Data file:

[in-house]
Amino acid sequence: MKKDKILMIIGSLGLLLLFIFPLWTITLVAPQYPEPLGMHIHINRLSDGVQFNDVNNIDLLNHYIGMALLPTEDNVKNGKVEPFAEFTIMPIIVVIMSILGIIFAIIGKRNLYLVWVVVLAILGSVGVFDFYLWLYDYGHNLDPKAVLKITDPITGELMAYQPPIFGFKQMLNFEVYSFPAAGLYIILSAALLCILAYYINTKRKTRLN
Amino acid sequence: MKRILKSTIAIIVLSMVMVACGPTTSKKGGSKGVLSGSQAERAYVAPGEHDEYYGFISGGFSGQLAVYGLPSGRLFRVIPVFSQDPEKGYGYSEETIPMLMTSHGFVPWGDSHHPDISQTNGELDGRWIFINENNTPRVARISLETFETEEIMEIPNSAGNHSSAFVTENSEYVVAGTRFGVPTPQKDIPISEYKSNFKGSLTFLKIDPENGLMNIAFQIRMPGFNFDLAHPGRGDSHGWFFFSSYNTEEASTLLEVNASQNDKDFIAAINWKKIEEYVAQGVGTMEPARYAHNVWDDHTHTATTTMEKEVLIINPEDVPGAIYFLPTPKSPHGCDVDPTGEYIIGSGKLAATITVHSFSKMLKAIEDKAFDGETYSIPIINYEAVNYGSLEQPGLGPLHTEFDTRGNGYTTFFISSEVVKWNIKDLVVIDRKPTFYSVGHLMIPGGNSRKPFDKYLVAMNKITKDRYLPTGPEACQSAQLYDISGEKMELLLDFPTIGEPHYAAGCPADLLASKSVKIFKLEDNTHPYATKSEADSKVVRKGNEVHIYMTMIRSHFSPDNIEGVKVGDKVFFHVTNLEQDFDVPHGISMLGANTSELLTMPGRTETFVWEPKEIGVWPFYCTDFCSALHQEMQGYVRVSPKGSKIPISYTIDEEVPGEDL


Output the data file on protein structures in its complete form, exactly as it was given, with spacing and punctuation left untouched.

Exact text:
[in-house]
Amino acid sequence: MKKDKILMIIGSLGLLLLFIFPLWTITLVAPQYPEPLGMHIHINRLSDGVQFNDVNNIDLLNHYIGMALLPTEDNVKNGKVEPFAEFTIMPIIVVIMSILGIIFAIIGKRNLYLVWVVVLAILGSVGVFDFYLWLYDYGHNLDPKAVLKITDPITGELMAYQPPIFGFKQMLNFEVYSFPAAGLYIILSAALLCILAYYINTKRKTRLN
Amino acid sequence: MKRILKSTIAIIVLSMVMVACGPTTSKKGGSKGVLSGSQAERAYVAPGEHDEYYGFISGGFSGQLAVYGLPSGRLFRVIPVFSQDPEKGYGYSEETIPMLMTSHGFVPWGDSHHPDISQTNGELDGRWIFINENNTPRVARISLETFETEEIMEIPNSAGNHSSAFVTENSEYVVAGTRFGVPTPQKDIPISEYKSNFKGSLTFLKIDPENGLMNIAFQIRMPGFNFDLAHPGRGDSHGWFFFSSYNTEEASTLLEVNASQNDKDFIAAINWKKIEEYVAQGVGTMEPARYAHNVWDDHTHTATTTMEKEVLIINPEDVPGAIYFLPTPKSPHGCDVDPTGEYIIGSGKLAATITVHSFSKMLKAIEDKAFDGETYSIPIINYEAVNYGSLEQPGLGPLHTEFDTRGNGYTTFFISSEVVKWNIKDLVVIDRKPTFYSVGHLMIPGGNSRKPFDKYLVAMNKITKDRYLPTGPEACQSAQLYDISGEKMELLLDFPTIGEPHYAAGCPADLLASKSVKIFKLEDNTHPYATKSEADSKVVRKGNEVHIYMTMIRSHFSPDNIEGVKVGDKVFFHVTNLEQDFDVPHGISMLGANTSELLTMPGRTETFVWEPKEIGVWPFYCTDFCSALHQEMQGYVRVSPKGSKIPISYTIDEEVPGEDL